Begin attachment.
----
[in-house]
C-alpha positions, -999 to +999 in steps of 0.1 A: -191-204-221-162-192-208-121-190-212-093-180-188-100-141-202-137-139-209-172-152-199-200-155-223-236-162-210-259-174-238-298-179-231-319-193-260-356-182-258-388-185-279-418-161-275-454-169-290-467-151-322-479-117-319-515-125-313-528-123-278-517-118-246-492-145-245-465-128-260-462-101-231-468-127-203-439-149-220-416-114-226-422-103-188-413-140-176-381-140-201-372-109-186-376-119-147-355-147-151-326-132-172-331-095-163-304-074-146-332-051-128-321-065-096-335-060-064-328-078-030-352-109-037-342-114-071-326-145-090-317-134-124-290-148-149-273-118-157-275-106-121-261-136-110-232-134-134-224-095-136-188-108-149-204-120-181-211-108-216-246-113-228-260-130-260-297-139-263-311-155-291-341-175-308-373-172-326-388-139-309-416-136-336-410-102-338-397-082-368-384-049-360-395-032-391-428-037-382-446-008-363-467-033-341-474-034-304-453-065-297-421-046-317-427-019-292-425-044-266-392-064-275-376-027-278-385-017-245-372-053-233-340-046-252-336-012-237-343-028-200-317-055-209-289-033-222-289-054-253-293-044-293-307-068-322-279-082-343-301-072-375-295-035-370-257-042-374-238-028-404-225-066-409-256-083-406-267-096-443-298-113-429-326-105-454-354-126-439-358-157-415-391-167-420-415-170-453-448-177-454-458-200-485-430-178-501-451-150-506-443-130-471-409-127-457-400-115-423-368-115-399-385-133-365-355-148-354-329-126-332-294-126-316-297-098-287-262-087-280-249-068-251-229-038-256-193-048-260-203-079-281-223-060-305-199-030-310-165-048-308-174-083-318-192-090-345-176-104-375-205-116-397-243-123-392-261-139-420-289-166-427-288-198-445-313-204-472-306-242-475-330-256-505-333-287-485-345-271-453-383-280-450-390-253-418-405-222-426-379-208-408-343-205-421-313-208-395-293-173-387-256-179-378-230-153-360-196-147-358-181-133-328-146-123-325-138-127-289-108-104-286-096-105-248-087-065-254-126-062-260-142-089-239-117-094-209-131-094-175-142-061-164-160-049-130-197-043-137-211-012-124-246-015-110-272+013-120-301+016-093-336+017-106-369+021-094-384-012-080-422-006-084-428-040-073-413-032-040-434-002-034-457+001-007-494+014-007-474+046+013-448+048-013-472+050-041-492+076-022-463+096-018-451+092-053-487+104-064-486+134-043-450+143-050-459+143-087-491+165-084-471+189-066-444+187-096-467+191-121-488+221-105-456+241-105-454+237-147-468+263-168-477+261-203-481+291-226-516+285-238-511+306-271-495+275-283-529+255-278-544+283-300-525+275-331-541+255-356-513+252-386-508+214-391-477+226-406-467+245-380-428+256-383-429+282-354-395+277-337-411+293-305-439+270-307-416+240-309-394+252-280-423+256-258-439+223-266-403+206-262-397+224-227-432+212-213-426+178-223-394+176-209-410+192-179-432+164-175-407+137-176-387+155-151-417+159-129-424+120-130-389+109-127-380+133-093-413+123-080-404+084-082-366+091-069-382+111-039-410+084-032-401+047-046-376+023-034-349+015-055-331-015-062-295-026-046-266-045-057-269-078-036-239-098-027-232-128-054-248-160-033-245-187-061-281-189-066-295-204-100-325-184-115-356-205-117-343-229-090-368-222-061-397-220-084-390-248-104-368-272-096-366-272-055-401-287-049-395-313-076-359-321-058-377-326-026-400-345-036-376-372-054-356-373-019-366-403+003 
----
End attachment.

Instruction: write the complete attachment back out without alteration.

[in-house]
C-alpha positions, -999 to +999 in steps of 0.1 A: -191-204-221-162-192-208-121-190-212-093-180-188-100-141-202-137-139-209-172-152-199-200-155-223-236-162-210-259-174-238-298-179-231-319-193-260-356-182-258-388-185-279-418-161-275-454-169-290-467-151-322-479-117-319-515-125-313-528-123-278-517-118-246-492-145-245-465-128-260-462-101-231-468-127-203-439-149-220-416-114-226-422-103-188-413-140-176-381-140-201-372-109-186-376-119-147-355-147-151-326-132-172-331-095-163-304-074-146-332-051-128-321-065-096-335-060-064-328-078-030-352-109-037-342-114-071-326-145-090-317-134-124-290-148-149-273-118-157-275-106-121-261-136-110-232-134-134-224-095-136-188-108-149-204-120-181-211-108-216-246-113-228-260-130-260-297-139-263-311-155-291-341-175-308-373-172-326-388-139-309-416-136-336-410-102-338-397-082-368-384-049-360-395-032-391-428-037-382-446-008-363-467-033-341-474-034-304-453-065-297-421-046-317-427-019-292-425-044-266-392-064-275-376-027-278-385-017-245-372-053-233-340-046-252-336-012-237-343-028-200-317-055-209-289-033-222-289-054-253-293-044-293-307-068-322-279-082-343-301-072-375-295-035-370-257-042-374-238-028-404-225-066-409-256-083-406-267-096-443-298-113-429-326-105-454-354-126-439-358-157-415-391-167-420-415-170-453-448-177-454-458-200-485-430-178-501-451-150-506-443-130-471-409-127-457-400-115-423-368-115-399-385-133-365-355-148-354-329-126-332-294-126-316-297-098-287-262-087-280-249-068-251-229-038-256-193-048-260-203-079-281-223-060-305-199-030-310-165-048-308-174-083-318-192-090-345-176-104-375-205-116-397-243-123-392-261-139-420-289-166-427-288-198-445-313-204-472-306-242-475-330-256-505-333-287-485-345-271-453-383-280-450-390-253-418-405-222-426-379-208-408-343-205-421-313-208-395-293-173-387-256-179-378-230-153-360-196-147-358-181-133-328-146-123-325-138-127-289-108-104-286-096-105-248-087-065-254-126-062-260-142-089-239-117-094-209-131-094-175-142-061-164-160-049-130-197-043-137-211-012-124-246-015-110-272+013-120-301+016-093-336+017-106-369+021-094-384-012-080-422-006-084-428-040-073-413-032-040-434-002-034-457+001-007-494+014-007-474+046+013-448+048-013-472+050-041-492+076-022-463+096-018-451+092-053-487+104-064-486+134-043-450+143-050-459+143-087-491+165-084-471+189-066-444+187-096-467+191-121-488+221-105-456+241-105-454+237-147-468+263-168-477+261-203-481+291-226-516+285-238-511+306-271-495+275-283-529+255-278-544+283-300-525+275-331-541+255-356-513+252-386-508+214-391-477+226-406-467+245-380-428+256-383-429+282-354-395+277-337-411+293-305-439+270-307-416+240-309-394+252-280-423+256-258-439+223-266-403+206-262-397+224-227-432+212-213-426+178-223-394+176-209-410+192-179-432+164-175-407+137-176-387+155-151-417+159-129-424+120-130-389+109-127-380+133-093-413+123-080-404+084-082-366+091-069-382+111-039-410+084-032-401+047-046-376+023-034-349+015-055-331-015-062-295-026-046-266-045-057-269-078-036-239-098-027-232-128-054-248-160-033-245-187-061-281-189-066-295-204-100-325-184-115-356-205-117-343-229-090-368-222-061-397-220-084-390-248-104-368-272-096-366-272-055-401-287-049-395-313-076-359-321-058-377-326-026-400-345-036-376-372-054-356-373-019-366-403+003 